Auth refactor: We want to improve both third-party auth flows (eg, OAuth2), and to support verifiable inter-service requests (eg, with UCANs). These involve both authentication (“who is this”) and authorization (“what is allowed”). This work will hopefully be a matter of integrating and adapting existing standards. There is a chance that this will be ready in time for federation, but it is not a hard requirement.

Repo Event Stream (Firehose) Iteration: A healthy ecosystem of projects has subscribed to the full stream of repo commits that the firehose provides. We have a few improvements and options in mind to help with efficiency and developer experience, without changing the underlying semantics and power dynamic (aka, the ability to replicate all public content). These include "epochs" of sequence numbers; sharding; the option to strip MST nodes ("proof" chain) to reduce bandwidth; and changes to account lifecycle events.

Third-party Labeling: This is the protocol-level ability to distribute and subscribe to labels from many sources, including cryptographic signatures for verification. The lexicons are mostly designed, but are not included in the AppView reference implementation, and documentation is needed.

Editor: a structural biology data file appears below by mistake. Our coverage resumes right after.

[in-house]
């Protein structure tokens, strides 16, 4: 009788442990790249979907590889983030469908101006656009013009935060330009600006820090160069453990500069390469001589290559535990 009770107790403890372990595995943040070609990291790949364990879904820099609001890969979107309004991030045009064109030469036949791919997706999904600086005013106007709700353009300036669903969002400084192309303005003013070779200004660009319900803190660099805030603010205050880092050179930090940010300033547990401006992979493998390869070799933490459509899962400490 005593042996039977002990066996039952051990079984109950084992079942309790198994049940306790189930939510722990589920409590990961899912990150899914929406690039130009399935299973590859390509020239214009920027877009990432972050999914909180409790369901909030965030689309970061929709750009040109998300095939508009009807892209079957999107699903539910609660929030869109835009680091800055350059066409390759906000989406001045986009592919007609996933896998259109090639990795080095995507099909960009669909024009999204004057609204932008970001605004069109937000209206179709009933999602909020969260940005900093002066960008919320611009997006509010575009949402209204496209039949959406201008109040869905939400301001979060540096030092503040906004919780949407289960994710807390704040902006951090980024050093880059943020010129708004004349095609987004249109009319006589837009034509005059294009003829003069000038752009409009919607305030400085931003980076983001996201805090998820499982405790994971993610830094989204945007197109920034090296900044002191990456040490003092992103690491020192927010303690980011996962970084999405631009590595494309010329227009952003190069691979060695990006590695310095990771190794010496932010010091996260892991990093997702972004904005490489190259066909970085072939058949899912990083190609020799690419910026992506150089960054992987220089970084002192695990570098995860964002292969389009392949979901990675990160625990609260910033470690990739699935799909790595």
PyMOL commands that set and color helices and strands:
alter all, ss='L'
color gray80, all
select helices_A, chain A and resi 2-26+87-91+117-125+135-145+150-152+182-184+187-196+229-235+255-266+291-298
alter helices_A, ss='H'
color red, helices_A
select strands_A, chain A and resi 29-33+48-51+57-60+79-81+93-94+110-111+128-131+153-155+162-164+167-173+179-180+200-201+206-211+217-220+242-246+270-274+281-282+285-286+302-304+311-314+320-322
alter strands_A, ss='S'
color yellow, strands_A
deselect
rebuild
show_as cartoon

Account Status Propagation: Actions like account takedowns and (self) deletions don't currently get broadcast to other parties in the network, though they can be publicly observed (i.e., content becomes inaccessible). Some form of explicit signal would likely be helpful. Additionally, we’d like to allow temporary account deactivation as an option, instead of only account deletion. Temporary deactivation will have behavior similar to an account takedown, with effects propagating through the network.

Refactor Moderation Actions: The com.atproto.admin.* Lexicons have a concept of "actions" which "resolve" specific "reports," which has become rigid to work with. A refactor will have more flexible "events" (including both reports and private flags or annotations) which update "subjects." The moderation report submission process should not be impacted, but other admin Lexicons may have breaking changes.